Start Date: December 2017

ID #: CAS046

Principal Investigator: Kristina Henderson Lewis, MD, MPH

Organization: Wake Forest University Health Sciences

Project Lead: Kristina Lewis, MD, MPH

Funding Round: OPC2

See more related research


This mixed methods project will expand upon an electronic health record (EHR)-based sugar-sweetened beverage (SSB) screening program for children. The research team will develop a brief educational video on SSBs to pair with ongoing screening of pediatric patients, and will evaluate video implementation in clinical practice. The team of obesity and health communications researchers will first develop and test the optimal format and content for the video, using parental focus groups to compare narrative and didactic approaches. They will then produce and disseminate the video, automating its delivery through the EHR to parents of children who report high levels of SSB intake. They will conduct a process evaluation of this new patient education resource by measuring video viewing rates (and predictors of viewing) in eight clinical practices. This initial work will support a subsequent grant to study the effectiveness of a combined screening/video intervention for reducing child SSB intake.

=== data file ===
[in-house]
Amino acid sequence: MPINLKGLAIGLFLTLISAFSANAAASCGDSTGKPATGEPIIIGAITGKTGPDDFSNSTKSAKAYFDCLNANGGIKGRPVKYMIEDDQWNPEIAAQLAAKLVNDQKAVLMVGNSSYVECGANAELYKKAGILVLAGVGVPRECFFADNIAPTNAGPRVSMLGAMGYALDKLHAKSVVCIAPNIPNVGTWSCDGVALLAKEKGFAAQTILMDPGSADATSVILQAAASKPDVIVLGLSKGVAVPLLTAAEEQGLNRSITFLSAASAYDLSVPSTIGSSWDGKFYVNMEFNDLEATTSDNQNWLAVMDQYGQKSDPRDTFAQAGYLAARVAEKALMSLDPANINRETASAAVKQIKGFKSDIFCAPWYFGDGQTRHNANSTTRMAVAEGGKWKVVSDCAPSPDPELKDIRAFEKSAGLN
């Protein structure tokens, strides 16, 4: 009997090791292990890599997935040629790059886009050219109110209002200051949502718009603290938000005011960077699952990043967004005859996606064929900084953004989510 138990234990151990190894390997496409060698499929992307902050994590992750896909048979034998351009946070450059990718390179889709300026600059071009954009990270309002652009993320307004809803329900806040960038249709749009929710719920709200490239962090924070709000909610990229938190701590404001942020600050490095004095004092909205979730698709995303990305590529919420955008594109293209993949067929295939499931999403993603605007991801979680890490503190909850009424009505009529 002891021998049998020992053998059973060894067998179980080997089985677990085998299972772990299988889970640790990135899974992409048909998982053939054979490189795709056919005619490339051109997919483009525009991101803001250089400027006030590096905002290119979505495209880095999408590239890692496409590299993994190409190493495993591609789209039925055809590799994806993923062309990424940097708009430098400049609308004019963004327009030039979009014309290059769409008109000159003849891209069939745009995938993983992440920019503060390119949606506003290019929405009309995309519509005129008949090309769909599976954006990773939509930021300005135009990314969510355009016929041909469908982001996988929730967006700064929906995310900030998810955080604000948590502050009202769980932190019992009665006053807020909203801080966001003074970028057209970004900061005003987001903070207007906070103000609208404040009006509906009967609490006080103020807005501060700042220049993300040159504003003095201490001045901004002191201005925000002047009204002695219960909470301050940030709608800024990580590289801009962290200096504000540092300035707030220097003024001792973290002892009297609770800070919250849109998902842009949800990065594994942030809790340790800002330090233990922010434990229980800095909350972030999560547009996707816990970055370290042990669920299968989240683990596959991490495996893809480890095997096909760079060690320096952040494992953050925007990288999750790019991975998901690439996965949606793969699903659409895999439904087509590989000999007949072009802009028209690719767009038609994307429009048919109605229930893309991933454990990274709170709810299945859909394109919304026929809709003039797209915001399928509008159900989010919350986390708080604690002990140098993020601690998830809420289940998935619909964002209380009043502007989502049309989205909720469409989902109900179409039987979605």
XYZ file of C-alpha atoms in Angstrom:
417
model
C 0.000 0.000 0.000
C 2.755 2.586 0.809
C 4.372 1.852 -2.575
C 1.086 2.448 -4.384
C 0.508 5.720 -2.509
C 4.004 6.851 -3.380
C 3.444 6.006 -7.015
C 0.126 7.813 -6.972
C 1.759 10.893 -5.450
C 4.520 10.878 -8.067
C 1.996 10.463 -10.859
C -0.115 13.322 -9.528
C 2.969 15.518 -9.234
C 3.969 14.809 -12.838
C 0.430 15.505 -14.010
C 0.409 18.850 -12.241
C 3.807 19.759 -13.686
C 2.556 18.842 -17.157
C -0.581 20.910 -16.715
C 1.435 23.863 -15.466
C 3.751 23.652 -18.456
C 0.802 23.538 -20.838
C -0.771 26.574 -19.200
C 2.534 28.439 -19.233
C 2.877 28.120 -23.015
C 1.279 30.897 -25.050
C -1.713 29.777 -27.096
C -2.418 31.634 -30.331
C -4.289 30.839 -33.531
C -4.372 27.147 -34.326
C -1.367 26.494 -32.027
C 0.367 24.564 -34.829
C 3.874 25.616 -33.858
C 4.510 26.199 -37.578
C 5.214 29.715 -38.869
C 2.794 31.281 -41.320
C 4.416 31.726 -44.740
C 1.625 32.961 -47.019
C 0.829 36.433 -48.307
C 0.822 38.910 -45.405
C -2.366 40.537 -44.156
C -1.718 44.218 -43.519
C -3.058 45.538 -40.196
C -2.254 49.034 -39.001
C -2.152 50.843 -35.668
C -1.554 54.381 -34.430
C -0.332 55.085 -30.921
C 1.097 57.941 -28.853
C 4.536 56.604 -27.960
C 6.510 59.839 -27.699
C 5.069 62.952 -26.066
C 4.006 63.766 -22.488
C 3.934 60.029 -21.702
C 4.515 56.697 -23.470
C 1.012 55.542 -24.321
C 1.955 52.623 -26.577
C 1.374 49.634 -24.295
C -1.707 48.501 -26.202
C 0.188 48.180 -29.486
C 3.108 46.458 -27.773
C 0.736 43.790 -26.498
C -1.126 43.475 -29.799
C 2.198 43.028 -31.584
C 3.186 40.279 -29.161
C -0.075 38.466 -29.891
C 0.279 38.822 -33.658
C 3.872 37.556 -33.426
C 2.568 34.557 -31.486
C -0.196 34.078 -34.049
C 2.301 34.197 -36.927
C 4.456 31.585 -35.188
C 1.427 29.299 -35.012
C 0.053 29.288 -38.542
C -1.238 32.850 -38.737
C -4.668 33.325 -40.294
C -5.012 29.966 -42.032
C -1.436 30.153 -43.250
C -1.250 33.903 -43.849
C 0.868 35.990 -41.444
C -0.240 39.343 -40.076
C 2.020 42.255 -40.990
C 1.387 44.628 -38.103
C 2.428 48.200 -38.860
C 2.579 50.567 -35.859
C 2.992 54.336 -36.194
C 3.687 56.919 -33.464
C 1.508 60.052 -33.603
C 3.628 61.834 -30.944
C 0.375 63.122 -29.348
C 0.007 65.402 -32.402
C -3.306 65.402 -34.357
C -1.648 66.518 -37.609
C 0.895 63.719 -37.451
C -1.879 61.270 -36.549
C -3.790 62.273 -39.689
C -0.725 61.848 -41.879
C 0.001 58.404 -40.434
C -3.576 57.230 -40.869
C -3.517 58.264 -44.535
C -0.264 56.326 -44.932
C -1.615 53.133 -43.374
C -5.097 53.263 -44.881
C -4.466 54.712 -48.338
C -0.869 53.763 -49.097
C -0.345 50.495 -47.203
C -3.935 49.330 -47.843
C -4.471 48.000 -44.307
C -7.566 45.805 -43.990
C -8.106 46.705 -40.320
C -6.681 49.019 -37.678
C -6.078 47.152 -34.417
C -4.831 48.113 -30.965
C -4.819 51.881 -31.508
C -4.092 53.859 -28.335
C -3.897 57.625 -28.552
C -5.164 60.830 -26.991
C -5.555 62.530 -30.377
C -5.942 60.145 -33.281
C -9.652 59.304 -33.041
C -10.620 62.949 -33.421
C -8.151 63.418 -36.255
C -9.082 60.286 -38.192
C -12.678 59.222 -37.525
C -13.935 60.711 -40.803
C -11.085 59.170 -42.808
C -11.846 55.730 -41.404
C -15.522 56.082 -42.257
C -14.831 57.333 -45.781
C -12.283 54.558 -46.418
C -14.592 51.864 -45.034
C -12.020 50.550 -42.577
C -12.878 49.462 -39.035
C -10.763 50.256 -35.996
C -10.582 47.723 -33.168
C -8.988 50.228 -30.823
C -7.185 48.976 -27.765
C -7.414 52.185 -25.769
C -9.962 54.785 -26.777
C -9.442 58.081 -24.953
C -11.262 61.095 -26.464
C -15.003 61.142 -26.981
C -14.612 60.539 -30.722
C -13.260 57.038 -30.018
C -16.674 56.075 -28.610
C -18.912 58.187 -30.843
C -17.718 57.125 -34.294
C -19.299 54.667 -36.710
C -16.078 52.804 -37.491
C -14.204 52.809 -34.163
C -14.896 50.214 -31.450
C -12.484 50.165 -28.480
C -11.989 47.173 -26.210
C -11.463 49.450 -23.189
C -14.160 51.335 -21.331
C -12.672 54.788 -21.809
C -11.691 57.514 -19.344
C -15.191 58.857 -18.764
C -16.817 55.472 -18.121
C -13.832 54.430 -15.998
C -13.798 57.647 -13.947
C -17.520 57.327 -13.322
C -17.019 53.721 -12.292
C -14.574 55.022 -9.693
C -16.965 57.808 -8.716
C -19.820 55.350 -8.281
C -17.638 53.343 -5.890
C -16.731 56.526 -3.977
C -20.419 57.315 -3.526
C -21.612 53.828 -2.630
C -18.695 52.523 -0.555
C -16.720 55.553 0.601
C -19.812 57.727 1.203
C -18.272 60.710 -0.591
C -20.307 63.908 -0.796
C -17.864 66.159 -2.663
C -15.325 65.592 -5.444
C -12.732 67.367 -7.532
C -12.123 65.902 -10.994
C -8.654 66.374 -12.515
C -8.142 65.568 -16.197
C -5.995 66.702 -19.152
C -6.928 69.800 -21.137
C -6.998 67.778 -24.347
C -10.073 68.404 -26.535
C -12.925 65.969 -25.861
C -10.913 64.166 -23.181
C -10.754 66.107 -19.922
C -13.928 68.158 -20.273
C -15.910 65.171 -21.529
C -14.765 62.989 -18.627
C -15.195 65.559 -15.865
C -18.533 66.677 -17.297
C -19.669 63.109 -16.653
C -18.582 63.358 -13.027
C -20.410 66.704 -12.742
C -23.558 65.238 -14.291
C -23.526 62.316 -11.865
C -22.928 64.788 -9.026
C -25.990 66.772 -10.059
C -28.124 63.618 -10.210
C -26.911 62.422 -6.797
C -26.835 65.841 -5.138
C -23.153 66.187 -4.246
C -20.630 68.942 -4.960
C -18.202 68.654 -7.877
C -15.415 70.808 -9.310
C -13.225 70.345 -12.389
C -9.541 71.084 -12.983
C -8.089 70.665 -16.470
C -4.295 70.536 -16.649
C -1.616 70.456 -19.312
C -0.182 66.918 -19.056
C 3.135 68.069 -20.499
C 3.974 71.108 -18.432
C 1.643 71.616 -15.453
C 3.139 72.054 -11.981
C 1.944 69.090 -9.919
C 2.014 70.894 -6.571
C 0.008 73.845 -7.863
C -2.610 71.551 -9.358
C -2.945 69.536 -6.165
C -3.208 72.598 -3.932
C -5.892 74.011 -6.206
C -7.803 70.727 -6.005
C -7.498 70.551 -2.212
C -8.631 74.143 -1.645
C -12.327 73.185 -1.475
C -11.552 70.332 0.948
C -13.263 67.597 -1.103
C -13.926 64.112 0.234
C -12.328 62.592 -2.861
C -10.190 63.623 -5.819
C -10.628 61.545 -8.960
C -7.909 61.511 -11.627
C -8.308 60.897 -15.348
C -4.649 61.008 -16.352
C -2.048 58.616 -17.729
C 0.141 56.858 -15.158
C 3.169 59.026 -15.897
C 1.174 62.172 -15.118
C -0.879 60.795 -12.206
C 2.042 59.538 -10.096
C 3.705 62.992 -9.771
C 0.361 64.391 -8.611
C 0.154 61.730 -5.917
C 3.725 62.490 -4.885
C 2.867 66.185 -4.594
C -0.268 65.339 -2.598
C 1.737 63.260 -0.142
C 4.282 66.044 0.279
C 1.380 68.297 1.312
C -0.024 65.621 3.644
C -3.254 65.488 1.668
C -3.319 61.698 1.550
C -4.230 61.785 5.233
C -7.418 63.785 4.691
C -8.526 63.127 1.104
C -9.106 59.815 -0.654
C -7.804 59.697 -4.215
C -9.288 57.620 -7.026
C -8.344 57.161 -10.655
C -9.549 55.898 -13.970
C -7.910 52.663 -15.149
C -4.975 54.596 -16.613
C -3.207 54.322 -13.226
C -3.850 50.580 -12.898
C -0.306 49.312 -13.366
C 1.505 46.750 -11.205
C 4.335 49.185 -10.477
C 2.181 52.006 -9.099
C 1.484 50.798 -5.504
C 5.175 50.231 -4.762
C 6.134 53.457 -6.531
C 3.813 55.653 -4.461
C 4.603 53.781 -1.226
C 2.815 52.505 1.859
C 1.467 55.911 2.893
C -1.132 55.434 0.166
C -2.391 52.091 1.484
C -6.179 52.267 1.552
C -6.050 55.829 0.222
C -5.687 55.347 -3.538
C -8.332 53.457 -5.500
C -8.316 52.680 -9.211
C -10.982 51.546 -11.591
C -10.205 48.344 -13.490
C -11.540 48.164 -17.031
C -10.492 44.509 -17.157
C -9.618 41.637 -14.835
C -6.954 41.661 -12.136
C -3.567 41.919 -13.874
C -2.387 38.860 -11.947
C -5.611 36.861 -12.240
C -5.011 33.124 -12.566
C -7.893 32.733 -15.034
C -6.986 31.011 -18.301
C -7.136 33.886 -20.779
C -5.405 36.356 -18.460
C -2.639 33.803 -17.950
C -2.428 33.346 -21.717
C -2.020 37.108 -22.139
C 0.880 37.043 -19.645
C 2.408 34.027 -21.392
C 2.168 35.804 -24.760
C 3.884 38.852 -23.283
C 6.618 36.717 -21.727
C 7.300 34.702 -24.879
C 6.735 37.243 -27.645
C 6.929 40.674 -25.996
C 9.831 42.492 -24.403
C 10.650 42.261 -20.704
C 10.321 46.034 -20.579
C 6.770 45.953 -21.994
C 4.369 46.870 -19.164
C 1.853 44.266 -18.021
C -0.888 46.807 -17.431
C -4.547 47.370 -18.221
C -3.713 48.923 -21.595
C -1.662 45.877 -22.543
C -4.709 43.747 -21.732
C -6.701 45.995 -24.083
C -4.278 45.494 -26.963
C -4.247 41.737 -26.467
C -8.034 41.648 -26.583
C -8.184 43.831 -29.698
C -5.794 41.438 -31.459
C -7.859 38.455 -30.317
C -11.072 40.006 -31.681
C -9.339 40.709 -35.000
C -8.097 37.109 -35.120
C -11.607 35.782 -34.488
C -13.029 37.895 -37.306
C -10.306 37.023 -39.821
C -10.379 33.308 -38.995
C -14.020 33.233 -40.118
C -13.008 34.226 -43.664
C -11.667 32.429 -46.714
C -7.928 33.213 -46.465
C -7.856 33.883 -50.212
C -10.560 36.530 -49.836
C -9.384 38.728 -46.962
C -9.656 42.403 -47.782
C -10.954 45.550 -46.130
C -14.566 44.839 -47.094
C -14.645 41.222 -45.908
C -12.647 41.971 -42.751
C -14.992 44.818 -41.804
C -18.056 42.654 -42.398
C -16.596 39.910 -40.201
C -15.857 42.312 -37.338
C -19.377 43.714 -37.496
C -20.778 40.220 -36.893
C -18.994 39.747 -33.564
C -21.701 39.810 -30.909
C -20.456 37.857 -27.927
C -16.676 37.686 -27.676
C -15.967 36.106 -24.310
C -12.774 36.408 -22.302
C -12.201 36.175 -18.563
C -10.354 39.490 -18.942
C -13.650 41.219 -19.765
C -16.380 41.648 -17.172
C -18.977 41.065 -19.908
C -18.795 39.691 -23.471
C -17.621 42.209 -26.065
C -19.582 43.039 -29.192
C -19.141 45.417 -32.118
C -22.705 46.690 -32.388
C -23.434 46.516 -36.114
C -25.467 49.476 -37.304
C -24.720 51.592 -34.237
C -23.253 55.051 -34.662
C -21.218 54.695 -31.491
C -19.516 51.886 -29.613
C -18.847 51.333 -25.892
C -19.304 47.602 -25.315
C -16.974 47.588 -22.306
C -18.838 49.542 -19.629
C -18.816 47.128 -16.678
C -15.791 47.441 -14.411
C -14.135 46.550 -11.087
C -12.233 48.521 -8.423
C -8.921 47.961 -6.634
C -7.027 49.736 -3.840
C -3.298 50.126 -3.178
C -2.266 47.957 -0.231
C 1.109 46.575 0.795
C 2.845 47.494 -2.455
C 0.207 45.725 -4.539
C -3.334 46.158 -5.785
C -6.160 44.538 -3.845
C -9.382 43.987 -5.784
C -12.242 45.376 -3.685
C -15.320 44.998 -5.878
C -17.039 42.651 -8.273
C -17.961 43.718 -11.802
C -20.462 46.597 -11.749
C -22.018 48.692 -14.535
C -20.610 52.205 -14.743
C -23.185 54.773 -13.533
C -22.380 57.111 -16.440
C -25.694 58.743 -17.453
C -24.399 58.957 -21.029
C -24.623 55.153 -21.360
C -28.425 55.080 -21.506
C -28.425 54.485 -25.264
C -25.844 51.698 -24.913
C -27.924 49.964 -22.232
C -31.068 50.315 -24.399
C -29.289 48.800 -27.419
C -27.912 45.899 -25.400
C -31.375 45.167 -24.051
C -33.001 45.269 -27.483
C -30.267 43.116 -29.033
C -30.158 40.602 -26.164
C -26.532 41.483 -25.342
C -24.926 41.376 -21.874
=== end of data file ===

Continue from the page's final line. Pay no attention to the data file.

Related Research

July 2022

Sweetened beverage taxes: Economic benefits and costs according to household income

Taxing sweetened beverages has emerged as an important and effective policy for addressing their overconsumption. However, taxes may place a greater economic burden on people with lower incomes. We assess the degree to which sweetened beverage taxes in three large U.S. cities placed an inequitable burden on populations with lower incomes by assessing spending on More

April 2022

Nutrition-related claims lead parents to choose less healthy drinks for young children: a randomized trial in a virtual convenience store

Consumption of sugar-sweetened beverages, including fruit drinks, contributes to childhood obesity. We aimed to examine whether nutrition-related claims on fruit drinks influence purchasing among parents and lead to misperceptions of healthfulness. We conducted an experiment in a virtual convenience store with 2219 parents of children ages 1-5 y. Parents were randomly assigned to view fruit More

February 2022

Marketing of sugar-sweetened children’s drinks and parents’ misperceptions about benefits for young children

Despite expert recommendations, U.S. parents often serve sugar-sweetened children’s drinks, including sweetened fruit-flavored drinks and toddler milks, to young children. This qualitative research explored parents’ understanding of common marketing tactics used to promote these drinks and whether they mislead parents to believe the drinks are healthy and/or necessary for children. We conducted nine focus groups More